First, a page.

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'Shouldn't have taken this long': Alta. Olymel plant temporarily closed after worker dies from COVID-19 – CTV Edmonton

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EDMONTON —
The United Food and Commercial Workers union has confirmed that the Olymel plant in Red Deer has been temporarily shut down.

The move comes after 35-year-old Darwin Doloque, a worker at the plant died from COVID-19 on Jan. 28.

The plant is currently dealing with an outbreak. The president of United Food and Commercial Workers (UFCW) 401, Thomas Hesse said there have been 326 cases of coronavirus at the plant. There are still 192 active cases.  

The union been asking the government to implement protective restrictions on food processing plants similar to ones imposed on the general public.

“It’s been a fight in order to get Olymel to come to their senses. The world needs to see that this disease is an occupational disease. There’s 1,800 workers working side-by-side, and it’s a very troubling situation,” Hesse told CTV News on Monday night. “It’s a victory I suppose, to see the plant closed, but the fight is ongoing. It should have happened before, it shouldn’t have taken this long.”

Hesse said Doloque’s death is a tragedy.

“Our union is grieving. It’s very, very sad. It was a preventable, in our belief it was a preventable death.”

Alberta NDP leader Rachel Notley released a statement on the plant’s closure Monday night.

“I am glad the plant owners have finally listened to calls from the United Food and Commercial Workers (UFCW) and are shutting down the plant,” she wrote. “We have seen a memo from Alberta Health Services indicating one-in-five workers at the plant may be infected with COVID-19 already and all efforts must be made to stop further spread. I hope the Olymel plant remains closed until the safety of all workers there can be assured.”

“We also continue to monitor the situation closely at other plants, namely one run by Cargill in High River, which remains the site of the largest outbreak of COVID-19 in Canada since the pandemic began.”

About 1.850 people work at the plant. The union says about 60 per cent of them also have other jobs outside the plant.

The plant will wind down operations over the next few days, and the company will investigate the outbreak.

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Fashion firm Rent the Runway aims for nearly $1.3 billion valuation in U.S. IPO

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Rent the Runway is aiming for a valuation of nearly $1.3 billion in its U.S. initial public offering, as the fashion rental company looks to cash in on the rising interest in pre-owned clothing.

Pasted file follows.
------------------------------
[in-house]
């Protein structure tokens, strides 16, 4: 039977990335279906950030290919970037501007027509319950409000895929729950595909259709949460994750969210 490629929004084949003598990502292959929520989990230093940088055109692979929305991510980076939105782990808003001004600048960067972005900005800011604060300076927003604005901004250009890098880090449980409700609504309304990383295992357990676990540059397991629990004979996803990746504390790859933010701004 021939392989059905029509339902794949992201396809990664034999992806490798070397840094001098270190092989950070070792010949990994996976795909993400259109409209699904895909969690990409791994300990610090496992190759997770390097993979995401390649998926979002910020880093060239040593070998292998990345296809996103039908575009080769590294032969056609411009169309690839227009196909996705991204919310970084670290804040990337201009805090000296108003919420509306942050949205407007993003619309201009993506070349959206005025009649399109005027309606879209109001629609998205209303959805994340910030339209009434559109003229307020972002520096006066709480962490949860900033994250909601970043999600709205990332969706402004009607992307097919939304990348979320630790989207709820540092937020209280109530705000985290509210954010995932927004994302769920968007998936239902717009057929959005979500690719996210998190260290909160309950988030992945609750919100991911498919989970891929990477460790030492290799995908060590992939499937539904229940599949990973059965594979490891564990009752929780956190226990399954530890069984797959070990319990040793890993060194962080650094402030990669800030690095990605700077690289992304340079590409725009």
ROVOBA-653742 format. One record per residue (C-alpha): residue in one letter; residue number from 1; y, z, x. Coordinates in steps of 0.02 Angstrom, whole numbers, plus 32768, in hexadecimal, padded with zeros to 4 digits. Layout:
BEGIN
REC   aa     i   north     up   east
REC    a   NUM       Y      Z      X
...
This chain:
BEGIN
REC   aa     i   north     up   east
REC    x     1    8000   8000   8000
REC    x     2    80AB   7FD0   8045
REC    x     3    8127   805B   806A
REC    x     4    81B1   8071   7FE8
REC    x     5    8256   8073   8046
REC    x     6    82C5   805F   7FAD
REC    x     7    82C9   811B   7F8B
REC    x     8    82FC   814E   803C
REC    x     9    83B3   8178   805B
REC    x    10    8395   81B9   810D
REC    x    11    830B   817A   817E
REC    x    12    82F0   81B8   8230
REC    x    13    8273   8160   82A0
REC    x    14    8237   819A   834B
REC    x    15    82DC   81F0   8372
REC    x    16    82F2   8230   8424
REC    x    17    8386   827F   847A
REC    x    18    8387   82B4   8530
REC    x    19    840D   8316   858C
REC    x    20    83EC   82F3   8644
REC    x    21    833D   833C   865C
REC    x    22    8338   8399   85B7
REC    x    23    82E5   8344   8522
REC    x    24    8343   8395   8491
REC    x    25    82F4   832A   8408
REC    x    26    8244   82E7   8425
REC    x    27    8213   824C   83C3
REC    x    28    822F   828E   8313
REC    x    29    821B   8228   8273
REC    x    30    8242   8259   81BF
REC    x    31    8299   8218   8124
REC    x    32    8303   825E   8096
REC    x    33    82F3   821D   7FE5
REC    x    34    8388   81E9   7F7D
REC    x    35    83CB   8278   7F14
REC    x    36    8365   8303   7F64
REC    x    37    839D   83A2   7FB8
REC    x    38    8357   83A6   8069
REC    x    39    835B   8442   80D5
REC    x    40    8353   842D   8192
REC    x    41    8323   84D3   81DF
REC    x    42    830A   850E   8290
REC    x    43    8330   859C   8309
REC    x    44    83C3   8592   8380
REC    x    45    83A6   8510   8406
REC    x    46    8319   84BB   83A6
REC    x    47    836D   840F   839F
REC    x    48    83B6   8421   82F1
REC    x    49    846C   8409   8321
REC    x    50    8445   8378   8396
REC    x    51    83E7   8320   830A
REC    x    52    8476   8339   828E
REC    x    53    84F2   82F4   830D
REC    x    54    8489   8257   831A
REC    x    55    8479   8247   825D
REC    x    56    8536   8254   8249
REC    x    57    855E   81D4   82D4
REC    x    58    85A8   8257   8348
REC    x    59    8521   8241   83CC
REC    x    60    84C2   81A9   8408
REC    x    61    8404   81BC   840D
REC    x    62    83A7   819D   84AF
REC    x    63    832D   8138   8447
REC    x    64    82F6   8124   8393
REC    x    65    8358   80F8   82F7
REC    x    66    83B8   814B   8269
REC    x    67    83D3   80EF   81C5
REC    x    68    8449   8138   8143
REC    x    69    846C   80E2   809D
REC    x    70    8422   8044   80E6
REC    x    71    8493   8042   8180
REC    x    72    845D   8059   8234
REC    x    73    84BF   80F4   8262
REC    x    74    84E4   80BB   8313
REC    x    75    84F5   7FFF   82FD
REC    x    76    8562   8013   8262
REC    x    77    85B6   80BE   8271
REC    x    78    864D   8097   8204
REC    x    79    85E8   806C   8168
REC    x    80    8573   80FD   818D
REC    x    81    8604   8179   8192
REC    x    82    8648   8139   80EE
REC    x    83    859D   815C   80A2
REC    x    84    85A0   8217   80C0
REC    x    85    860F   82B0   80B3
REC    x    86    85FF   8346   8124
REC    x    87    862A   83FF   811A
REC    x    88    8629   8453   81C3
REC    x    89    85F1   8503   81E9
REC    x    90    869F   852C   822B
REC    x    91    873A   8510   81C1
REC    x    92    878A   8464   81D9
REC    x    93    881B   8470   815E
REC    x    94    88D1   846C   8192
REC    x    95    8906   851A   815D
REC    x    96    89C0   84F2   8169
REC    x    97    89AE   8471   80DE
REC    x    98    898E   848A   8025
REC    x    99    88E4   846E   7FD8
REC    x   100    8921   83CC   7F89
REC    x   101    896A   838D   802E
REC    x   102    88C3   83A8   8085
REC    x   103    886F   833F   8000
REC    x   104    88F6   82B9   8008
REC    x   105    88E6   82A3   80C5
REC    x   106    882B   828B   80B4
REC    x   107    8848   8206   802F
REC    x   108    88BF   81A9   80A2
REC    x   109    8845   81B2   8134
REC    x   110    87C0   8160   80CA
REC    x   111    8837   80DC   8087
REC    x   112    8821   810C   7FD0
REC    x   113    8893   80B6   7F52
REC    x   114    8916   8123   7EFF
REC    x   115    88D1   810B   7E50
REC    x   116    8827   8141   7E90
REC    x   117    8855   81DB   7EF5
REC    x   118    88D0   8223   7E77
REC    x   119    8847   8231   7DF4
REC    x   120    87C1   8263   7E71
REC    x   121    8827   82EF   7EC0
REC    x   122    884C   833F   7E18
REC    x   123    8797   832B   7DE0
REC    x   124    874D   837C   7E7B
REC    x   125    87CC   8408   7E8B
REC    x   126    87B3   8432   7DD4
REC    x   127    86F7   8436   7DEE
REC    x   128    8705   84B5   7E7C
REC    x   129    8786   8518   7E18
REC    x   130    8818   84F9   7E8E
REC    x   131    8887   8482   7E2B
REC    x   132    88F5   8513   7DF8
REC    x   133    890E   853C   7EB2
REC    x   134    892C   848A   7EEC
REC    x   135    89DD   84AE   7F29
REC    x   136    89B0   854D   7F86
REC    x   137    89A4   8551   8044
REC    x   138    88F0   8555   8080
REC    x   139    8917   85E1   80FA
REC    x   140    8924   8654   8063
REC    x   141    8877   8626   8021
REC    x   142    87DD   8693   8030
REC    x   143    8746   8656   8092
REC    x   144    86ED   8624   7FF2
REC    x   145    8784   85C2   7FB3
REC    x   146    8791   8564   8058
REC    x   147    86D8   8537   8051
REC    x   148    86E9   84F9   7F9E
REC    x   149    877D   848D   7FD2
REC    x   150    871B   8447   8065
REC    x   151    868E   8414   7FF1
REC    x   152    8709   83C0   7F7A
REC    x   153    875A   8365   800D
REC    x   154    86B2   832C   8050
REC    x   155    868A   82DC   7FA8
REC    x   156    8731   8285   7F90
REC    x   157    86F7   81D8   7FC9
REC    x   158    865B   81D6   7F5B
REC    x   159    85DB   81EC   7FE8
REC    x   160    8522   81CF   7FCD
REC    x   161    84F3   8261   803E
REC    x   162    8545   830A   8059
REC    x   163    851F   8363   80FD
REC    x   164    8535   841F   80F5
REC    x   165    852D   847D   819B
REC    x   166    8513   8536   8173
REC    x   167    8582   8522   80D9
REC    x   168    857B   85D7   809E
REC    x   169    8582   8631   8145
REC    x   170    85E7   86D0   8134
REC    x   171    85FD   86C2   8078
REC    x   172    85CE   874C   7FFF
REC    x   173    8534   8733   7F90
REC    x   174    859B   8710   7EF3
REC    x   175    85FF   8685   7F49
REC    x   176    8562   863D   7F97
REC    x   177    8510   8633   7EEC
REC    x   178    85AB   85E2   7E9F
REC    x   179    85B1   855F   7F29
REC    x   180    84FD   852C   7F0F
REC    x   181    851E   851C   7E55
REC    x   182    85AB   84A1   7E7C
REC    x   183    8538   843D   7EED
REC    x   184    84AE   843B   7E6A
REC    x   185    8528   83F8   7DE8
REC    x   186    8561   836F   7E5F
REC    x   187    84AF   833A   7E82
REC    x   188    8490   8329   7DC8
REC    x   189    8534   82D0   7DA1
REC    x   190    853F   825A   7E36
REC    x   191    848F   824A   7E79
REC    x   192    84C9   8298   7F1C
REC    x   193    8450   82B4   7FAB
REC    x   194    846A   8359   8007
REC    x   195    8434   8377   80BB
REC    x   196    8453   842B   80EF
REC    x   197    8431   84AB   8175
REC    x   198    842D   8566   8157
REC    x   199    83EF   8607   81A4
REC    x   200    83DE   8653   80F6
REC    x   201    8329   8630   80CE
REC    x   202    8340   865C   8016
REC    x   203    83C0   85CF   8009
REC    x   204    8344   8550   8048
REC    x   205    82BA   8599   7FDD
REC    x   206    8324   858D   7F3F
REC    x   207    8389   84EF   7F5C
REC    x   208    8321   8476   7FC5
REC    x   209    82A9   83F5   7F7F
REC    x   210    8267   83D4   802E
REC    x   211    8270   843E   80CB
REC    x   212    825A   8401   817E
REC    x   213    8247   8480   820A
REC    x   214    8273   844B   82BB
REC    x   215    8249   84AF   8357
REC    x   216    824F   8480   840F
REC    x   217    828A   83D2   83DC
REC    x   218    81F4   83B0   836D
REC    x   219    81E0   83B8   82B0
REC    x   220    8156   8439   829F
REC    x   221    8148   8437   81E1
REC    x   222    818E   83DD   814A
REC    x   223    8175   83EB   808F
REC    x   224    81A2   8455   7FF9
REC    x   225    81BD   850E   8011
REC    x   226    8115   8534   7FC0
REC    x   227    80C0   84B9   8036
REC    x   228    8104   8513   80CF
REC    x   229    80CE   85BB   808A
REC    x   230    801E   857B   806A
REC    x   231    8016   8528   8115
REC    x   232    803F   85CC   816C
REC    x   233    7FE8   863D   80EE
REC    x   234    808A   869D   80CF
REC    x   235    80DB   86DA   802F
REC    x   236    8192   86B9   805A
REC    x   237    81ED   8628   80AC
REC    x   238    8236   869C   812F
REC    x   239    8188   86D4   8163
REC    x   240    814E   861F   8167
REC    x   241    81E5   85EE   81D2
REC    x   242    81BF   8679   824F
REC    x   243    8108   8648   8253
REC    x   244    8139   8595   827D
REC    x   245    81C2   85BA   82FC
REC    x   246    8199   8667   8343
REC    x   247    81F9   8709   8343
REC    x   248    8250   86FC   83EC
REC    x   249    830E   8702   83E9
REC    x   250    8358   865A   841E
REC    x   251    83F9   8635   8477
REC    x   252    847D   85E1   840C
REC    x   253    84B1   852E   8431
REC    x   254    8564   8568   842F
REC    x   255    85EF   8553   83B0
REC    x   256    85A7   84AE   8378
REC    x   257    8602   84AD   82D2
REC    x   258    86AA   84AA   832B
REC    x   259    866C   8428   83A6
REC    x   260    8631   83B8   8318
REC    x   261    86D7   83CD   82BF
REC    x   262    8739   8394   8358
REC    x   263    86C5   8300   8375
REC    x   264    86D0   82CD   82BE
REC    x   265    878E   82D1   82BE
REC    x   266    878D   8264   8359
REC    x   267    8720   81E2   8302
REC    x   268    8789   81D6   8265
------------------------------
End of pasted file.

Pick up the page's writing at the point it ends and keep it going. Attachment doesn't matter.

The company, founded in 2009, lets users rent and shop second-hand clothes and accessories such as handbags and jewelry in over 18,000 styles from more than 750 designer brands. It also allows customers to rent and shop home goods.

Rent the Runway plans to sell 15 million shares priced between $18.00 and $21.00 apiece in its IPO, raising $315 million, according to a filing https://www.sec.gov/Archives/edgar/data/1468327/000119312521301156/d194411ds1a.htm.

Earlier this month, the Brooklyn, New York-based company disclosed a near 39% drop in revenue for the fiscal year 2020. Its top line also took a hit in the first half of this fiscal year, with revenue down 9% for the period ended July 31.

Rent the Runway said its active subscribers more than doubled to 111,732 in the first nine months of 2021.

Demand for second-hand clothes has jumped in recent months as customers become increasingly conscious about their carbon footprint, boosting revenues at styling service Stitch Fix and online resale shop ThredUp.

Goldman Sachs & Co, Morgan Stanley and Barclays are the lead underwriters for the offering. Rent the Runway will list its stock on the Nasdaq under the symbol “RENT”.

(Reporting by Noor Zainab Hussain in Bengaluru; Editing by Maju Samuel and Subhranshu Sahu)

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Why did the SEC release a report on GameStop?

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The U.S. Securities and Exchange Commission on Monday released a report examining the frenzied trading in shares of retailer GameStop Corp, and other ‘meme’ stocks, in January, and recommended some areas for further regulatory consideration.

The report could have implications that affect where retail stock orders are executed and how that service is paid for, when brokers can restrict trading, and the amount of transparency around short sales.

Here are some key details from the GameStop saga:

WHAT HAPPENED?

Shares of GameStop surged more than 1,600% in January as retail investors colluded in online forums like Reddit‘s WallStreetBets to try to bid up the heavily shorted stock and force hedge funds to unwind their bets against it, with the hope the short squeeze would drive the price even higher.

The extreme volatility in GameStop shares, along with other popular meme stocks, prompted the clearinghouse that guarantees trades before they are completed to raise the collateral from brokers to clear the trades.

That led several brokerages, including Robinhood Markets, to temporarily restrict trading in the red-hot stocks, helping curb the rally, infuriating retail traders and rattling market confidence. Others, like Charles Schwab Corp, adjusted margin requirements and limited advanced options strategies on the affected stocks.

WHY THE SURGE IN RETAIL TRADING?

In late 2019, large retail brokers like Schwab and Fidelity followed Robinhood’s lead and eliminated trading commissions.